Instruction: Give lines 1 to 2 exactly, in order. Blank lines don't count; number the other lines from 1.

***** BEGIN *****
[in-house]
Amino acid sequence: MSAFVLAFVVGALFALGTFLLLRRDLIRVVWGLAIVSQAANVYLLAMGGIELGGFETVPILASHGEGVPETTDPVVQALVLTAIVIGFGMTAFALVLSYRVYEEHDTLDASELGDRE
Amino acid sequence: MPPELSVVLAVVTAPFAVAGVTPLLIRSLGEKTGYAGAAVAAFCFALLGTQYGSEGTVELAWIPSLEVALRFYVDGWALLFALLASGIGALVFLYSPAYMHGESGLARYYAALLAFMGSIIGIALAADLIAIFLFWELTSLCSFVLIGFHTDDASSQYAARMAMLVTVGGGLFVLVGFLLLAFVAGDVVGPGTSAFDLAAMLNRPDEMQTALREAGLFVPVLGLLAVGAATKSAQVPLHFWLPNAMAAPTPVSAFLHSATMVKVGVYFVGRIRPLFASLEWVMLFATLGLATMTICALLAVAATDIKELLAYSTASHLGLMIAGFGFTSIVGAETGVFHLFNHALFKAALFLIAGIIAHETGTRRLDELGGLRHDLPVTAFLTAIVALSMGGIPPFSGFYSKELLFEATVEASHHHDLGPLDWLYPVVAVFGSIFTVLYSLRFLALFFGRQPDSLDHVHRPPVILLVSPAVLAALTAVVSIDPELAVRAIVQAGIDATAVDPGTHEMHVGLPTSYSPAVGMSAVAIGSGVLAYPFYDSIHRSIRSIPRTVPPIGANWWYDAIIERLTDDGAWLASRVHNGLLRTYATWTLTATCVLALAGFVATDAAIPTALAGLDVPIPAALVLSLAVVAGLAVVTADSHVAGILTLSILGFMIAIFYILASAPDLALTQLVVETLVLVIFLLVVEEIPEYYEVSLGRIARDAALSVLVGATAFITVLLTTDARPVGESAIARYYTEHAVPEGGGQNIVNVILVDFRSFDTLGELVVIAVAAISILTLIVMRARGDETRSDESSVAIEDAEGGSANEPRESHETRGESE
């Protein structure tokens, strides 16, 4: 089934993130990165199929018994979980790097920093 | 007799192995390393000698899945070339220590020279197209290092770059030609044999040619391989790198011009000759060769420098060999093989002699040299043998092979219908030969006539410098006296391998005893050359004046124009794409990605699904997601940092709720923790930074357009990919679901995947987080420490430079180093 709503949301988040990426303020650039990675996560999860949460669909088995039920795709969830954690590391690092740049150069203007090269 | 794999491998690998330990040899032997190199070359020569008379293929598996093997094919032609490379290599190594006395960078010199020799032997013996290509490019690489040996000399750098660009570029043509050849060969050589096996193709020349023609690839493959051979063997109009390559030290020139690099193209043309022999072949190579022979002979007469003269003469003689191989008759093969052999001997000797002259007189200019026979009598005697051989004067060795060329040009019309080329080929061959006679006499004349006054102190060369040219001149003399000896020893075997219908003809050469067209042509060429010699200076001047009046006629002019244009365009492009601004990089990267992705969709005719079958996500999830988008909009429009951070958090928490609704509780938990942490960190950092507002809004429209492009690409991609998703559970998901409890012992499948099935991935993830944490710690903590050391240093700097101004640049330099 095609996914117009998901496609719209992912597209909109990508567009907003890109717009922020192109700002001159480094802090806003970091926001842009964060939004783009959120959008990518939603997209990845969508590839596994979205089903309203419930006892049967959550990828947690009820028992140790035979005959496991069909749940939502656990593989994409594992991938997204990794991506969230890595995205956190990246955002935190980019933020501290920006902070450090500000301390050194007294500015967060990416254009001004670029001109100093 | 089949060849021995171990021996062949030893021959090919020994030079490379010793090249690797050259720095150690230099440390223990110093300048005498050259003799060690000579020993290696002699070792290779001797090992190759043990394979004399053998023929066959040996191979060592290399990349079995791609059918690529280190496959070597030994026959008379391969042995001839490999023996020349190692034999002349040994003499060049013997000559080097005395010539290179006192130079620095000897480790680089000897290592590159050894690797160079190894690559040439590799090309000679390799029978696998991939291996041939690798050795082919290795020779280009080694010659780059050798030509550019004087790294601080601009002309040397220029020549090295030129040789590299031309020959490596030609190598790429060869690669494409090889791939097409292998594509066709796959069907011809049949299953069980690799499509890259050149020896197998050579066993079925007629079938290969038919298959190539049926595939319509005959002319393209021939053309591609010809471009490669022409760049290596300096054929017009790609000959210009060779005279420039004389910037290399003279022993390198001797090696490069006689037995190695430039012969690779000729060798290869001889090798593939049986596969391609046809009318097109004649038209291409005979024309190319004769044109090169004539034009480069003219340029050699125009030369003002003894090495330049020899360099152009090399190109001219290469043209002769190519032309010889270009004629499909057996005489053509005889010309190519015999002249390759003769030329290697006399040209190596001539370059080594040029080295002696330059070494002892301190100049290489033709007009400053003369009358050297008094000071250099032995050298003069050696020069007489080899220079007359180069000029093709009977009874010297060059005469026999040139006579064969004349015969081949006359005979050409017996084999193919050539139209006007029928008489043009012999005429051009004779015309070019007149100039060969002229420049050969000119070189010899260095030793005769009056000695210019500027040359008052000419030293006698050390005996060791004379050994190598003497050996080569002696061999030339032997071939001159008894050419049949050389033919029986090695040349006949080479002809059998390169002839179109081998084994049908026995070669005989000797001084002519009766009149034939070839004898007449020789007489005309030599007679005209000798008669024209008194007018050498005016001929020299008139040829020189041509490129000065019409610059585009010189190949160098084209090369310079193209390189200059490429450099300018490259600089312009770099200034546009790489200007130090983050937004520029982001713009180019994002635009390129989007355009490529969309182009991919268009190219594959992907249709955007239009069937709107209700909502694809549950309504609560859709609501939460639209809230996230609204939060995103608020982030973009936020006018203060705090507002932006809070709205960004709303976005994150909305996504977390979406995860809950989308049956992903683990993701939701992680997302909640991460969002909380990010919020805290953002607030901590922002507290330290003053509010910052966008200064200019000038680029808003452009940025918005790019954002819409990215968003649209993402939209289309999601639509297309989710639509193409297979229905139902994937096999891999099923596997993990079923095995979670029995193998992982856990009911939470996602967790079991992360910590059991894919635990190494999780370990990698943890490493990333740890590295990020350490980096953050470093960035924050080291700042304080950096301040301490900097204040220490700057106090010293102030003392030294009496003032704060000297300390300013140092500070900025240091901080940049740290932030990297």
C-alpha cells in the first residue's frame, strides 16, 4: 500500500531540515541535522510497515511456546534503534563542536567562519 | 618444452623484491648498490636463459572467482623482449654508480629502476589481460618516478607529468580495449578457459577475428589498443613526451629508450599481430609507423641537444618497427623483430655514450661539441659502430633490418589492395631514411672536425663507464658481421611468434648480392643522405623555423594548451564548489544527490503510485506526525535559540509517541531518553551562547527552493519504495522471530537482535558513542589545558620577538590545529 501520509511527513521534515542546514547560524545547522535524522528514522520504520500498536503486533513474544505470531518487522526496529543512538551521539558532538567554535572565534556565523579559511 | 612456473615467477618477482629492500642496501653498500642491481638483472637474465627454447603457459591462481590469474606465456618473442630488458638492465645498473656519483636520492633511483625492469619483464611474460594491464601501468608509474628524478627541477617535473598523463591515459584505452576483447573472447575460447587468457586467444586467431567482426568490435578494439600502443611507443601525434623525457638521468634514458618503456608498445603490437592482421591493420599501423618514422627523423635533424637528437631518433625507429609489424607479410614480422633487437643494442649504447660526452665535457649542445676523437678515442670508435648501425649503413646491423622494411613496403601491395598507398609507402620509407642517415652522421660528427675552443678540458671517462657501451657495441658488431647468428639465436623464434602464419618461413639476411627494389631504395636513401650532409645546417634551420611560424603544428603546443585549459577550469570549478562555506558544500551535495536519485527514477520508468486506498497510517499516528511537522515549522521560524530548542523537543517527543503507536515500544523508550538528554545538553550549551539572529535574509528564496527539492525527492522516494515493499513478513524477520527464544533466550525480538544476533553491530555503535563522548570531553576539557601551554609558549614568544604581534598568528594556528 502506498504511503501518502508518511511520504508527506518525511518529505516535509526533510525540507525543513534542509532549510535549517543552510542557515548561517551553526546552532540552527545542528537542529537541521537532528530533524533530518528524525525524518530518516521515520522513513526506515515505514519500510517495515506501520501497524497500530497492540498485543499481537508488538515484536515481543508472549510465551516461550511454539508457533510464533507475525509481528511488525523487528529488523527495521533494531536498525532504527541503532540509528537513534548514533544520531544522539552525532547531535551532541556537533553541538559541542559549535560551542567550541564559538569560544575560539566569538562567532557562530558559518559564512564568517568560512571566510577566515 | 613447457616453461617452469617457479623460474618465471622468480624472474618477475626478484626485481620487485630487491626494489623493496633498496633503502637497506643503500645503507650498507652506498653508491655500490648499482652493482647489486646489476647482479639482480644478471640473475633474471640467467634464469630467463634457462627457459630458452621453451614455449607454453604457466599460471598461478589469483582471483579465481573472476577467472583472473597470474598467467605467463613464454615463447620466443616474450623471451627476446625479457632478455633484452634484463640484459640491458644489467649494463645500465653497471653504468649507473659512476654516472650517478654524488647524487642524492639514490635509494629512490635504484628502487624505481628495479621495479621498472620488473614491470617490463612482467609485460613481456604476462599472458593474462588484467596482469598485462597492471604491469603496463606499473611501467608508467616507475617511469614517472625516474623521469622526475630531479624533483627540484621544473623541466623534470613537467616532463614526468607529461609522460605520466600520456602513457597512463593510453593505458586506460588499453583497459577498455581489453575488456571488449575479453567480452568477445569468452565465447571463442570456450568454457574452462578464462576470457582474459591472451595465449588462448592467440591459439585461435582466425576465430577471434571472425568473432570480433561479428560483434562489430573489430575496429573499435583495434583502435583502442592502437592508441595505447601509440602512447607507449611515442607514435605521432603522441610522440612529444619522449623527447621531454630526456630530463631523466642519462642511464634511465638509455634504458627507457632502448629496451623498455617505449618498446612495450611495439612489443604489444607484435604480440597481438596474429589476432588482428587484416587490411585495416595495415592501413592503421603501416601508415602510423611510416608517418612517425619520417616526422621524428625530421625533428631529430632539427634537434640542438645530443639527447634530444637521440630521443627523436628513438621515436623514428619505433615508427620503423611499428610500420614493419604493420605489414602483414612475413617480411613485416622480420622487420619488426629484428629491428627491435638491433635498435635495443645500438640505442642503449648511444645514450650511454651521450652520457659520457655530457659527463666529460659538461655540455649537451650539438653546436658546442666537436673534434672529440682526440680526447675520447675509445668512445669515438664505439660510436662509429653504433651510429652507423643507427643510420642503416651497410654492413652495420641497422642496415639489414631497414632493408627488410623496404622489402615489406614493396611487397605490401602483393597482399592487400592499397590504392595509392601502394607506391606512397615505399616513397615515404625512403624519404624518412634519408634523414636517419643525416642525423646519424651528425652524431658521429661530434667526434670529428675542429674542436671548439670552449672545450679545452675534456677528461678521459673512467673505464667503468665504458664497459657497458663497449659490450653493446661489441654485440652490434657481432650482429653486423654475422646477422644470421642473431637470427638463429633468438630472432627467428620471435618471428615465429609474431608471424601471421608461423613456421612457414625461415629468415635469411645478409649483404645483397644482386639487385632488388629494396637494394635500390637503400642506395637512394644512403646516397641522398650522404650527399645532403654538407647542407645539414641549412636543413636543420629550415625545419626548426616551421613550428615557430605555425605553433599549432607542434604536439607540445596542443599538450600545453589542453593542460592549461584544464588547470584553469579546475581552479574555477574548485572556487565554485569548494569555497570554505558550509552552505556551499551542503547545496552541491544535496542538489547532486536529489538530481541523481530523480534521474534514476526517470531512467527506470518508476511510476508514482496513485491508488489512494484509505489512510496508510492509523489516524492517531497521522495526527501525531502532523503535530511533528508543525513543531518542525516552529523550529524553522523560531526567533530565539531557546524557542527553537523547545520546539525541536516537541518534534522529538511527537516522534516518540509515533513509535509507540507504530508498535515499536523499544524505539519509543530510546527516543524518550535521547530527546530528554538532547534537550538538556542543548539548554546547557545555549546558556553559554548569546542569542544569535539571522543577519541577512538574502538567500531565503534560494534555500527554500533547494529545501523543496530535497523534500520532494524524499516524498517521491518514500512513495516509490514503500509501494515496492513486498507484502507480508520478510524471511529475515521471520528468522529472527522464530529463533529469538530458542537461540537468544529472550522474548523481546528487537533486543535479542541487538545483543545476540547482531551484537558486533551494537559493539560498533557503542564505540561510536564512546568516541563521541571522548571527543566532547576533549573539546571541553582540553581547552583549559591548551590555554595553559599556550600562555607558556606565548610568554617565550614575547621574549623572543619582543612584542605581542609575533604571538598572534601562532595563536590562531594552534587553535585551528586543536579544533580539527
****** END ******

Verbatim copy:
[in-house]
Amino acid sequence: MSAFVLAFVVGALFALGTFLLLRRDLIRVVWGLAIVSQAANVYLLAMGGIELGGFETVPILASHGEGVPETTDPVVQALVLTAIVIGFGMTAFALVLSYRVYEEHDTLDASELGDRE